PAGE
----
REUTERS | Carlos Barria

Who needs a playbook anyway?

The word “playbook” is a relatively recent addition to the contract drafting lawyers’ lexicon. It stands twitching nervously in the crowded room, wondering if it belongs, gazing reverently at established members like “representations” and “liability” or long-standing, if exotic, old-timers like “mutatis mutandis”. Relative newbies like “process” and “technology” are asserting themselves but “playbooks” are tolerated by some, despised by others, misunderstood by most, and embraced by only a few. The presumption seems to be that real lawyers don’t need playbooks. However, there are good reasons why these attitudes should change as, although playbooks aren’t necessary for every lawyer reviewing contracts, they certainly deserve their place in the rapidly changing legal world.

What is a playbook?

Part of the problem is the lack of a succinct definition of a playbook and its purpose in relation to contract review. What is often called a playbook could more accurately be described as either:

  • Training material.
  • A checklist.
  • A process manual, chart or description.
  • A collection of negotiation tips and tools.

While each of these resources is useful, they serve a different purpose from a playbook.

Here is what I consider a helpful definition:

“A “Contracts Playbook” is a comprehensive arrangement of information designed to facilitate a standardised, efficient, and collaborative review and negotiation of recurrent contracts by a team based on a predetermined negotiation strategy.”

Let’s look at each of these elements in reverse order.

Recurrent contracts

The playbook aims to cover the information that a team uses repeatedly. While it cannot substitute a lawyer’s unique ability to analyse a situation, arrive at an appropriate strategy and suitable language, and argue for its insertion, a playbook can capture that knowledge for the benefit of the whole team.

Collaborative review based on a predetermined negotiation strategy

Contract review typically involves, at a minimum, collaboration between:

  • Supporting lawyers.
  • Business requestors.
  • Procurement.
  • Sales personnel.

A playbook is not a substitute for the training, conceptual understanding and aptitude of a lawyer or business person and it therefore shouldn’t be used as the basis for excluding necessary players from the team. However, a playbook can ensure that each contributor’s time is used more effectively, facilitate a better understanding between each participant, and improve collaboration based on a common strategy.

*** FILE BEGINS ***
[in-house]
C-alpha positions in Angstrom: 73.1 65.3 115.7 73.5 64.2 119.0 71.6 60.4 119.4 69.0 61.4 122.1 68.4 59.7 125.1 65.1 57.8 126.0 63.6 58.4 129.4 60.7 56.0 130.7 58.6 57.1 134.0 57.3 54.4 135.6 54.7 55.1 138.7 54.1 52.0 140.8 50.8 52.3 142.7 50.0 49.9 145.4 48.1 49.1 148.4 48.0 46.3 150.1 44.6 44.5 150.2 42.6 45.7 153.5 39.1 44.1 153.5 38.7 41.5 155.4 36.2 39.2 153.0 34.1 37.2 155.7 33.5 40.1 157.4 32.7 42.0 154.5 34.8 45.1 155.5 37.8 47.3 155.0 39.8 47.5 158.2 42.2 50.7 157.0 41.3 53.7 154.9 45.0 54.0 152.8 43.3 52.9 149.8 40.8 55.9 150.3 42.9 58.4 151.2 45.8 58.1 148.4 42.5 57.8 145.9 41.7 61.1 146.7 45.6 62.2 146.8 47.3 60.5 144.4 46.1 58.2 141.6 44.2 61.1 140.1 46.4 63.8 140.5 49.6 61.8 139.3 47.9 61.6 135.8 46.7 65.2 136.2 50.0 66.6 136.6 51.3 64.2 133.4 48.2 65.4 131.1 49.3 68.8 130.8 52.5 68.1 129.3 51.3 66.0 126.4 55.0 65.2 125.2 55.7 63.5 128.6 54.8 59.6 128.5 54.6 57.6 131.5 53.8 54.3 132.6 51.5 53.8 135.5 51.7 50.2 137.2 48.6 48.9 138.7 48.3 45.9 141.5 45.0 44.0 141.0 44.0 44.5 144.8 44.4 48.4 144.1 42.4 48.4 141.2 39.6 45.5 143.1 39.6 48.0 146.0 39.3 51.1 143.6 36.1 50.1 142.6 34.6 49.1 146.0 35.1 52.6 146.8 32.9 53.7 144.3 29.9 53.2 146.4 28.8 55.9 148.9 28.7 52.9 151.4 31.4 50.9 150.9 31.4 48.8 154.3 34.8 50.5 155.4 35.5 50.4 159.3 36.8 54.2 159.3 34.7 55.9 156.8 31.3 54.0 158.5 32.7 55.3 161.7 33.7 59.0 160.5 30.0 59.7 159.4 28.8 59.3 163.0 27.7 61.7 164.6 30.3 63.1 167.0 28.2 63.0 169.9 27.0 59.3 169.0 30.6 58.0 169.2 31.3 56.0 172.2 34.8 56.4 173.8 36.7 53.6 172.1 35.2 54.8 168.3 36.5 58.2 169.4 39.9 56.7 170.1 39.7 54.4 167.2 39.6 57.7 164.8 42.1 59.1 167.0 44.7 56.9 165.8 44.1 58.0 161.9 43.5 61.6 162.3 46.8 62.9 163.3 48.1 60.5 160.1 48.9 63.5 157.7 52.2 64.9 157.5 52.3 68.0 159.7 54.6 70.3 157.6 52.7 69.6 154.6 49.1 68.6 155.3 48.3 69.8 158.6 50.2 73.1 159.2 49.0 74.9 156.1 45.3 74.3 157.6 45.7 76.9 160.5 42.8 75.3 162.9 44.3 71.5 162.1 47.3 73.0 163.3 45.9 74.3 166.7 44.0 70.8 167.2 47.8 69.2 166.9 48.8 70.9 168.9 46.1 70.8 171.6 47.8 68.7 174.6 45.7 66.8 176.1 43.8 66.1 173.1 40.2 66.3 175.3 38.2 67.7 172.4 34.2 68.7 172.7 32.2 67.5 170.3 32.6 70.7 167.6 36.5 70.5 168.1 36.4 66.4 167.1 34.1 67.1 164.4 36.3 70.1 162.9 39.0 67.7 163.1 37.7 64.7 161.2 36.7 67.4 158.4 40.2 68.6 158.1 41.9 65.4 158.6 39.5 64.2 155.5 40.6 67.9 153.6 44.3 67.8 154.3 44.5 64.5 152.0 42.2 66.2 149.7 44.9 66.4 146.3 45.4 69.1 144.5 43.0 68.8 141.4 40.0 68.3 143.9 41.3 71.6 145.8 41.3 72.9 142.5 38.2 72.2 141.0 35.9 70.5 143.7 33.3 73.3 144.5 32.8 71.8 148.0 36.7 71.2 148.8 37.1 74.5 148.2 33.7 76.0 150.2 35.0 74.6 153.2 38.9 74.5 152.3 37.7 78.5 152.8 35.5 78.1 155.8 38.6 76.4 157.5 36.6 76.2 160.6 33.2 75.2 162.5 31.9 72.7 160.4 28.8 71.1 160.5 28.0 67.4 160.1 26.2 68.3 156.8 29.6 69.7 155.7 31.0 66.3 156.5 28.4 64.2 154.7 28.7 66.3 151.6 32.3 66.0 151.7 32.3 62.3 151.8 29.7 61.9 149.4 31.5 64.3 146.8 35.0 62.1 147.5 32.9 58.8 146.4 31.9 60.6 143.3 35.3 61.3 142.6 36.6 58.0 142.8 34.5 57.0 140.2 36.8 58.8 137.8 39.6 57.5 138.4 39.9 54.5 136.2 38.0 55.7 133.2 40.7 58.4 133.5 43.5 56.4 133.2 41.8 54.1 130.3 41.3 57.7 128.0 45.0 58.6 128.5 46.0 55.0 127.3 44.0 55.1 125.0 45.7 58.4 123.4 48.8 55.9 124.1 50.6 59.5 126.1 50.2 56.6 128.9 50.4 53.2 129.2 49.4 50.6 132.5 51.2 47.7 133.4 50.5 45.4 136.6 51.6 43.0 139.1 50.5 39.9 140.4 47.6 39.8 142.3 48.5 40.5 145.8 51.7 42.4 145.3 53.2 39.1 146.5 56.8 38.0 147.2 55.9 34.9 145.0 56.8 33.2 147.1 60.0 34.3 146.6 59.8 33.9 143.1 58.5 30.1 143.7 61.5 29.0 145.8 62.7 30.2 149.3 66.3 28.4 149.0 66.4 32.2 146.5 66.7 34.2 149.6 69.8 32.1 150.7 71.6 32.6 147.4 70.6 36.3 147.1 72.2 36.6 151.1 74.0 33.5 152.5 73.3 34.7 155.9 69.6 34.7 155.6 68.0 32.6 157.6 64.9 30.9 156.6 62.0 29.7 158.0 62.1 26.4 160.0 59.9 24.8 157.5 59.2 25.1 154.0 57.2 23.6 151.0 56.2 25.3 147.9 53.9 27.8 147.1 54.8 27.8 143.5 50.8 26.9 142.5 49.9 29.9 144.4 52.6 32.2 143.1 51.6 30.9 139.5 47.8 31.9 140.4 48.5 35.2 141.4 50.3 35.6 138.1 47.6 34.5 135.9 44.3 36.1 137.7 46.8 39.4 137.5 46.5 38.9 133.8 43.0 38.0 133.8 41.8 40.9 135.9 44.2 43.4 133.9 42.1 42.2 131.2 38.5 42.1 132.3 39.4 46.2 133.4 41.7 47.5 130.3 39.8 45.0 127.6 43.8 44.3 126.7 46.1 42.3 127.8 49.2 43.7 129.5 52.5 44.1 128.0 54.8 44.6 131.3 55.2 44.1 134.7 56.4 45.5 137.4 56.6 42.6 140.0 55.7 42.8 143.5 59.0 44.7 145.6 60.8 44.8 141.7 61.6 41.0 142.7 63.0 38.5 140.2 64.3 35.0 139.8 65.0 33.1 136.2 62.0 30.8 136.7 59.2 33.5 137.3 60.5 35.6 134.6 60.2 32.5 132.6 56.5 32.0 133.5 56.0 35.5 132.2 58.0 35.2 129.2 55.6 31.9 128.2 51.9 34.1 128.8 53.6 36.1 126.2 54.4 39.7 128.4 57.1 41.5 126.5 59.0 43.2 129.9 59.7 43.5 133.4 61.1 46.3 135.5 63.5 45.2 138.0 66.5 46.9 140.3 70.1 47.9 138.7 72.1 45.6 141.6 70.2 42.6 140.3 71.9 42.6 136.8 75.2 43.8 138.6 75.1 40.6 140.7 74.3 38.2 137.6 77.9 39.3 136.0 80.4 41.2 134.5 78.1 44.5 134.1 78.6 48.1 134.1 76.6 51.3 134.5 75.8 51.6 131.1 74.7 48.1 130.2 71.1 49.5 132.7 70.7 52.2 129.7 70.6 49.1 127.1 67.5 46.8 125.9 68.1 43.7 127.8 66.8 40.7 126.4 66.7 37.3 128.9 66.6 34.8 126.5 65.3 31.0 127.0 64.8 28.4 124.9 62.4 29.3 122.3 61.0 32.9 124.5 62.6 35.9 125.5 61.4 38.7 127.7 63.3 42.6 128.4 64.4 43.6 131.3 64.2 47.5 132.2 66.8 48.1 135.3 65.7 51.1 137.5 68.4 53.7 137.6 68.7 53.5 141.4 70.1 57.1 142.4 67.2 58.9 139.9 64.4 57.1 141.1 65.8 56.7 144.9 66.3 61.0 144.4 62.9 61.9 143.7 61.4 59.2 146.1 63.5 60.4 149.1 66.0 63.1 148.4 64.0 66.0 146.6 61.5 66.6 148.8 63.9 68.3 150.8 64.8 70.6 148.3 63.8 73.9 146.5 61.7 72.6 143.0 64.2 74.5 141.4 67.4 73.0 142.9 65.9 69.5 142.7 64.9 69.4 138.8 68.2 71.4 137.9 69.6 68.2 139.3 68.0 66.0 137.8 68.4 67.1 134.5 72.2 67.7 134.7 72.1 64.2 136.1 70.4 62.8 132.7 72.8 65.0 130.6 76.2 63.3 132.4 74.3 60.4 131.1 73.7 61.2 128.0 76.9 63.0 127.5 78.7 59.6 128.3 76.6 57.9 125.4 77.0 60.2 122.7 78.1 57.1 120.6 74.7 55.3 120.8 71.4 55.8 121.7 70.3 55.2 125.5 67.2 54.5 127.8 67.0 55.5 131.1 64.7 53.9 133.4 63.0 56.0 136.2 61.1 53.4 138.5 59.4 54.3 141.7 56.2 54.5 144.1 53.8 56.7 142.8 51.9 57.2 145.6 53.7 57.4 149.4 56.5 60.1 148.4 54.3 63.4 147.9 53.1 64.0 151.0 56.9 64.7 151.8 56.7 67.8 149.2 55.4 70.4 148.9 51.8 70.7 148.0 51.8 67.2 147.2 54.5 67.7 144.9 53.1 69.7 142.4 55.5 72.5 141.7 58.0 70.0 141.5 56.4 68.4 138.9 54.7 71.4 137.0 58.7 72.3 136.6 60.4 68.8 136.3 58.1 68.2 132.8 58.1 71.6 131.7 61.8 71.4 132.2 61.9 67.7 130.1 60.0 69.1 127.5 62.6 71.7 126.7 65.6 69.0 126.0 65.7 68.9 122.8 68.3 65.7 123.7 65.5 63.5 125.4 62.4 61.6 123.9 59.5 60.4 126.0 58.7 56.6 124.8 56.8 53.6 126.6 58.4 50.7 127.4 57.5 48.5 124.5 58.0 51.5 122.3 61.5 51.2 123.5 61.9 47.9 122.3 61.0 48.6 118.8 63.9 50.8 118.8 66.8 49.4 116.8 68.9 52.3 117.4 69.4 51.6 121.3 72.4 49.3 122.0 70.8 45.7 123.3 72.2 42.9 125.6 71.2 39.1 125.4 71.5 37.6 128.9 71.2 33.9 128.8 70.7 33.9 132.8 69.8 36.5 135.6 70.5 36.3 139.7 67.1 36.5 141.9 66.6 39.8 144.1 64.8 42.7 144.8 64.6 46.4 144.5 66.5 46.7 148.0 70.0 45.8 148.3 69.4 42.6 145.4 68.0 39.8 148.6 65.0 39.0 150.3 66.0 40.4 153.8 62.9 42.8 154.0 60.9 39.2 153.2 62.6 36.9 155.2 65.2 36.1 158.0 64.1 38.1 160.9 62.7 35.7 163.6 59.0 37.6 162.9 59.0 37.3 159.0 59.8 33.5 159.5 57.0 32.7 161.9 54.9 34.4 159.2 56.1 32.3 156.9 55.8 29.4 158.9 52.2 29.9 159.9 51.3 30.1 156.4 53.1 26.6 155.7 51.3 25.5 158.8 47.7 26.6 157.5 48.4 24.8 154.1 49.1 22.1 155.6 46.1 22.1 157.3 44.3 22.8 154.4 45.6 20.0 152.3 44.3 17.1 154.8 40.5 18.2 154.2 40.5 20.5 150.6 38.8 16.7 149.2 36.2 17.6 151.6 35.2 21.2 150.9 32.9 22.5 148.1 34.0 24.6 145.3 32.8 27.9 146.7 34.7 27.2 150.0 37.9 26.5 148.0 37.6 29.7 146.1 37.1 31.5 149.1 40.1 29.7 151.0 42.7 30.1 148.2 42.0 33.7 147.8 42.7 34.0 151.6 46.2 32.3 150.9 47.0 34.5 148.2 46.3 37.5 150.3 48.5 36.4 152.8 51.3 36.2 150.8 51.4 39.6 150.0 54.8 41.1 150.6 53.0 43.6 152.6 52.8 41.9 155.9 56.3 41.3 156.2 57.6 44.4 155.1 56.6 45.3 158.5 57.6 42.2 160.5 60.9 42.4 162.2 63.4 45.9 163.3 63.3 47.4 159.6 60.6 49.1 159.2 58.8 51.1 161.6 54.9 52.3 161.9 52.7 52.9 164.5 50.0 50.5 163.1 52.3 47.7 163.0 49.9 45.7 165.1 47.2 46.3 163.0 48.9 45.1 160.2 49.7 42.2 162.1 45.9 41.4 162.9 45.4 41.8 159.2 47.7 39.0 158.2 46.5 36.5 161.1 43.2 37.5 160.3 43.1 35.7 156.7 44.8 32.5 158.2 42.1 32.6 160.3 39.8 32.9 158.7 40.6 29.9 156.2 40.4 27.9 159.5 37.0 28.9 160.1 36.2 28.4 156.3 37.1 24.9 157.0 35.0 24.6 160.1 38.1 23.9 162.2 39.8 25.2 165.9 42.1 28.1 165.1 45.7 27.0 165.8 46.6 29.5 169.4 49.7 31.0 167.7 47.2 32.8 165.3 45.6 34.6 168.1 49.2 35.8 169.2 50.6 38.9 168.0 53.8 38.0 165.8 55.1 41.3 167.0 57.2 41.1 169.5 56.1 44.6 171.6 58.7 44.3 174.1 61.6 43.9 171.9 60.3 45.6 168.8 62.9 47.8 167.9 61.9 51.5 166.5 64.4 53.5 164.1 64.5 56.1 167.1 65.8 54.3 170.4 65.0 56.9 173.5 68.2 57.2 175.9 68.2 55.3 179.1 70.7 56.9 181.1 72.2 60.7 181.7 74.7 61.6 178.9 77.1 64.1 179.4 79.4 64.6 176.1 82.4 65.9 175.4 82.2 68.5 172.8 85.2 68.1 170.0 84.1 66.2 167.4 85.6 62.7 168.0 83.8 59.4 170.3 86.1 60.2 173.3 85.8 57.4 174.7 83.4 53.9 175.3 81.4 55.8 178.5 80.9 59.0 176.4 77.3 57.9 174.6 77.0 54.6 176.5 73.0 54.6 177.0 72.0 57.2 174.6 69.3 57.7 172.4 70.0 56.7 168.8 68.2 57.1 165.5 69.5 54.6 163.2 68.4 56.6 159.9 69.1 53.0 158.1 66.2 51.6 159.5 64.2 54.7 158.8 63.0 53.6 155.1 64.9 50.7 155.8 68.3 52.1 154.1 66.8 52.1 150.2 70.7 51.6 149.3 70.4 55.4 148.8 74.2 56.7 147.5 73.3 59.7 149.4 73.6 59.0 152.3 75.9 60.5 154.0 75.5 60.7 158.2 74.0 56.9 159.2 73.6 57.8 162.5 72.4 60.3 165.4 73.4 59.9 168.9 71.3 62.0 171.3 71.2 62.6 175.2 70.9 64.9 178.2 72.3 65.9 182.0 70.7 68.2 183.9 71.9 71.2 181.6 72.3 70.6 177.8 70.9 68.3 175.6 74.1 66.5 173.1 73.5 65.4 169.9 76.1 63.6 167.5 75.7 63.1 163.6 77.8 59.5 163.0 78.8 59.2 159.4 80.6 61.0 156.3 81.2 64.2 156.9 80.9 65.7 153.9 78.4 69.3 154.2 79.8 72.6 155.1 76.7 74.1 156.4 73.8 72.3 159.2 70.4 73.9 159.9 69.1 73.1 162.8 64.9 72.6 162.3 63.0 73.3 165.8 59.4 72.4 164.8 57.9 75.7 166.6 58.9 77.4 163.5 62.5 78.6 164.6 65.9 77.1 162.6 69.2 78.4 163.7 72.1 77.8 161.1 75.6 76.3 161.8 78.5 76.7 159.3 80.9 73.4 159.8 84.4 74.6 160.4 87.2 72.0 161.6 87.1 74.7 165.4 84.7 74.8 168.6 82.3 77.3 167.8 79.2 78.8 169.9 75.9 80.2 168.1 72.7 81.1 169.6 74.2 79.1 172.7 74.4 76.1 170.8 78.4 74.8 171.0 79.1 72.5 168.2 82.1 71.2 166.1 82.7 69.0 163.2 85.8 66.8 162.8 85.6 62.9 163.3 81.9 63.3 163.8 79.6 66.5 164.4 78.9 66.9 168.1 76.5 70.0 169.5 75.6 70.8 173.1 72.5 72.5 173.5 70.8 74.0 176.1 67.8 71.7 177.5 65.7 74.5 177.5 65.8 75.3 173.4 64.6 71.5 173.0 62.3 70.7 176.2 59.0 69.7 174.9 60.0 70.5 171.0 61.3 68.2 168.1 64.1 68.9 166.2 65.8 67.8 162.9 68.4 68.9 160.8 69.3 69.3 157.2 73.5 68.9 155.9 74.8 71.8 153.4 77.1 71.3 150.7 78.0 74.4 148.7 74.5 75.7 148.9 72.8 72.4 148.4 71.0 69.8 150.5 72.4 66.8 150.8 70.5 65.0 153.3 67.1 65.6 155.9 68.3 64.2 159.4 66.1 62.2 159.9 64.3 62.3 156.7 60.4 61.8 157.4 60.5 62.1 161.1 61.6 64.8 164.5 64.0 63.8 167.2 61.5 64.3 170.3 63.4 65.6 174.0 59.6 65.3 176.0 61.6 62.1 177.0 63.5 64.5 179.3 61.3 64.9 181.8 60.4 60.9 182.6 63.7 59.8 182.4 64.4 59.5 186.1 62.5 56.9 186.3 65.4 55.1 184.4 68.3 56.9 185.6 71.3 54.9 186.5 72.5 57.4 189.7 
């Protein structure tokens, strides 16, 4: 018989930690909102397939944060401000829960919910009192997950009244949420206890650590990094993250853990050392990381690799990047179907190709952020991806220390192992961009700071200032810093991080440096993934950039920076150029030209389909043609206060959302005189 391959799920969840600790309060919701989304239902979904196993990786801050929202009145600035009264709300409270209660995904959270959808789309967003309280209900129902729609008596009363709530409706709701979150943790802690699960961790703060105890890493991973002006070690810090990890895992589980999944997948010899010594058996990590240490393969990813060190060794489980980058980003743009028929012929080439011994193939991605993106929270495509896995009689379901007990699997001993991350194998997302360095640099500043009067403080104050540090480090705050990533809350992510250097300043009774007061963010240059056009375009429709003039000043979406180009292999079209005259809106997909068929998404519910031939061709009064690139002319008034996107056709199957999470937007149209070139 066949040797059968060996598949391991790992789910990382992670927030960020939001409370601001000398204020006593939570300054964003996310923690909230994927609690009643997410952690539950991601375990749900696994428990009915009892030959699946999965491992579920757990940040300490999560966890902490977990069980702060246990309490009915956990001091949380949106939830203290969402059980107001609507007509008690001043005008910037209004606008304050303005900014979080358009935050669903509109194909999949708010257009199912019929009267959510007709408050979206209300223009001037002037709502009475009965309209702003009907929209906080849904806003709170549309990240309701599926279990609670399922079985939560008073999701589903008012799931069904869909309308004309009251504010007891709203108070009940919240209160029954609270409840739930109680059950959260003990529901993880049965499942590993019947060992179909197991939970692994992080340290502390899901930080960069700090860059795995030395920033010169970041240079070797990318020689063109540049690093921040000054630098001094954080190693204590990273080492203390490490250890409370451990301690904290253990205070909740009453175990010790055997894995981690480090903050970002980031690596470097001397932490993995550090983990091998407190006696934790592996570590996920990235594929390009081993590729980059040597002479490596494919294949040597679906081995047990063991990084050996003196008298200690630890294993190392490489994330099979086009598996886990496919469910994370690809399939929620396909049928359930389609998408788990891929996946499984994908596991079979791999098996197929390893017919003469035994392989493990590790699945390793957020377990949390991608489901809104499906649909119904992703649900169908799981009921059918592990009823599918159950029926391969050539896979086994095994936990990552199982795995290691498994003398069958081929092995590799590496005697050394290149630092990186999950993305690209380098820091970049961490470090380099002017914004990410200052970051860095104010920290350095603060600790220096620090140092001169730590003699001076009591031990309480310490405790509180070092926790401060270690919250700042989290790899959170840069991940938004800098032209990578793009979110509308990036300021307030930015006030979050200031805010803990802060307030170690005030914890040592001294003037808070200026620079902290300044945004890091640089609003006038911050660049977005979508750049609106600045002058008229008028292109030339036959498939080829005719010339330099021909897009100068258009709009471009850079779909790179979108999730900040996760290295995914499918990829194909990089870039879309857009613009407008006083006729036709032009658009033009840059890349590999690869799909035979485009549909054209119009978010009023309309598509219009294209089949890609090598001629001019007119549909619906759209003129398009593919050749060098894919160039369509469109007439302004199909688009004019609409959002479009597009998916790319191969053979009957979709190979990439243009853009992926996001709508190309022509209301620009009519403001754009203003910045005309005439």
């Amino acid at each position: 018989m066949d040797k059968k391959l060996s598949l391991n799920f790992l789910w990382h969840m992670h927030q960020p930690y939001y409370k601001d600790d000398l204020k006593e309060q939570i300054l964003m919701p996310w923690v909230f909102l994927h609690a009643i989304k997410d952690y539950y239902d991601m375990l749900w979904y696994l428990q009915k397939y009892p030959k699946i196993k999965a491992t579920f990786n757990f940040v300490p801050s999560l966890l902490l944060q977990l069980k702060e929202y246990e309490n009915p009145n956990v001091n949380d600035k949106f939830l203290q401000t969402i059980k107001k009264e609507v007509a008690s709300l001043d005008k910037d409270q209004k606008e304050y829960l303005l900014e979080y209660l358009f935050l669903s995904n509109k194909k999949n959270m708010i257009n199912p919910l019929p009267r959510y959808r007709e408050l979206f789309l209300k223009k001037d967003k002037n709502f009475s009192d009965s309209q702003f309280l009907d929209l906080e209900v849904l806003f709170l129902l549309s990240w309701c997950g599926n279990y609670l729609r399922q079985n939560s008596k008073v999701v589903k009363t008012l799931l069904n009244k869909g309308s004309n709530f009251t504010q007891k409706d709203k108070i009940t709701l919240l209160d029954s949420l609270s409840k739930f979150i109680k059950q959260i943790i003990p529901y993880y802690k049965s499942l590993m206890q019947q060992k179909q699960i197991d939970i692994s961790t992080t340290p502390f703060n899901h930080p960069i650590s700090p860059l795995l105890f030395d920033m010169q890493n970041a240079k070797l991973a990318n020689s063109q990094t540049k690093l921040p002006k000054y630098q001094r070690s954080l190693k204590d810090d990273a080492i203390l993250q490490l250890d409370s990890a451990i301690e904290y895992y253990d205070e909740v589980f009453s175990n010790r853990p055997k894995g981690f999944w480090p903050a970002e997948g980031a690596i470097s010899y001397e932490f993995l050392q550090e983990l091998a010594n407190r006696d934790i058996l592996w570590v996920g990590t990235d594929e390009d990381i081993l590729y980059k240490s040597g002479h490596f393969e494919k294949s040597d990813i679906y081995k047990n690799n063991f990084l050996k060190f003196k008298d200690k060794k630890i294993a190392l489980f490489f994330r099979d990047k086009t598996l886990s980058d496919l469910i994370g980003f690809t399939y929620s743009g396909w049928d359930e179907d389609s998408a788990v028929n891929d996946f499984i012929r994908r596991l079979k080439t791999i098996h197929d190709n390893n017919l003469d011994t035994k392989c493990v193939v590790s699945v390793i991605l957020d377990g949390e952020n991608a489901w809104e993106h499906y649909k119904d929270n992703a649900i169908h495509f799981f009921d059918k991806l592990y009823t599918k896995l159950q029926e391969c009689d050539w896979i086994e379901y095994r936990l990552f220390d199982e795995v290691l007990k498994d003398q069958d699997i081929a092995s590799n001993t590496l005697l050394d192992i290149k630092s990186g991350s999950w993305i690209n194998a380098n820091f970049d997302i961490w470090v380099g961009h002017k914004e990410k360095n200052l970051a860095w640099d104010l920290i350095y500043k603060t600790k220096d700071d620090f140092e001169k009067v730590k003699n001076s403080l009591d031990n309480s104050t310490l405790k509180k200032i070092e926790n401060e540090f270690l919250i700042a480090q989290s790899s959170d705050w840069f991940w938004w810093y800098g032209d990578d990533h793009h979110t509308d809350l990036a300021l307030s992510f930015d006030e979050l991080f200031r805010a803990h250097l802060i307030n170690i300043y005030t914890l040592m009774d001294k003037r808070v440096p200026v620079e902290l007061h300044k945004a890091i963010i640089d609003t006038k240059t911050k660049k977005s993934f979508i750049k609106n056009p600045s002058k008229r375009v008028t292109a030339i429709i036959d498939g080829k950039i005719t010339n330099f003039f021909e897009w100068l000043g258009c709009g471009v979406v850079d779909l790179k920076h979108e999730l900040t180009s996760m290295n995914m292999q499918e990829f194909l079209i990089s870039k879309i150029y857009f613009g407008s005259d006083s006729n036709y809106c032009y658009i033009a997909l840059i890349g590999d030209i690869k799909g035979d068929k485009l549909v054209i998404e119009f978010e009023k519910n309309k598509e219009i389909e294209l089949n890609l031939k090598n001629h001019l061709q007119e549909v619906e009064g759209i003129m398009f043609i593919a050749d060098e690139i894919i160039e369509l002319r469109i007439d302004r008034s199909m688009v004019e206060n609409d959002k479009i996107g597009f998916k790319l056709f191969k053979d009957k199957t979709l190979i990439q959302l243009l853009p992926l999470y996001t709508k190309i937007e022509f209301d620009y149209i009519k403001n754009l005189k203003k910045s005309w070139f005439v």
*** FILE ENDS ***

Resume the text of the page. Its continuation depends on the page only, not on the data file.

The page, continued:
Efficient review

Efficiencies are gained both from better collaboration and by having the relevant information organized systematically in one place. In addition, playbooks can and should be built, where possible, with facilitating technology in mind. For example, it’s important to consider whether you’re designing a playbook that will either be:

  • Printed and distributed as hard copies.
  • Used in an electronic form (the most common approach) where indexing and hyperlinking the content is key.

Taking it further, if contract lifecycle management tools or other technology fit with your overall strategy, integration will become a central driver of playbook design.

Standardised review

In a distributed team negotiating similar contracts, dealing with identical issues the same way is vital to managing risk. Standardising the language used when deviating from standard positions will ensure that the entire team benefits from the prudence of the most experienced lawyers so that the related risk is understood and managed. A well-designed playbook can drive standardisation or differentiation as appropriate.

Comprehensive arrangement of information

An effective playbook should cover all or most of the information that the team repeatedly requires and classify and structure the information so that it is instantly available. The information could include:

  • Sample language that illustrates making effective changes to the contract. This is the central driver for playbook usage in terms of standardisation and efficiency since even the most experienced lawyers cannot memorise all the sample language alternatives.
  • Instructions on when and what to change in the other party’s language (or when or how to respond to a proposed change in your language).
  • An explanation of the risks associated with certain changes or an explanation of how to best argue for (or against) a particular change.
  • The approvals and inputs required based on whether an issue is a legal or a business decision, or requires approval from or consultation with someone in a senior management position or with specialised knowledge.
  • Content that explains underlying legal concepts or the business context of a specific issue.

When a contract lawyer moves from an individual expert role to become part of a larger team performing recurrent review, they can no longer afford to try and commit all this information to memory or organise it in a fashion they prefer. Instead, they must work with other stakeholders and invest some thought in playbook design or how to best organise that information for the team’s benefit. Nevertheless, the contract lawyer will remain the best judge of negotiation strategy, contractual language and the substance of the guidance to be documented as a result.

Thomson Reuters Abraham Plammootil

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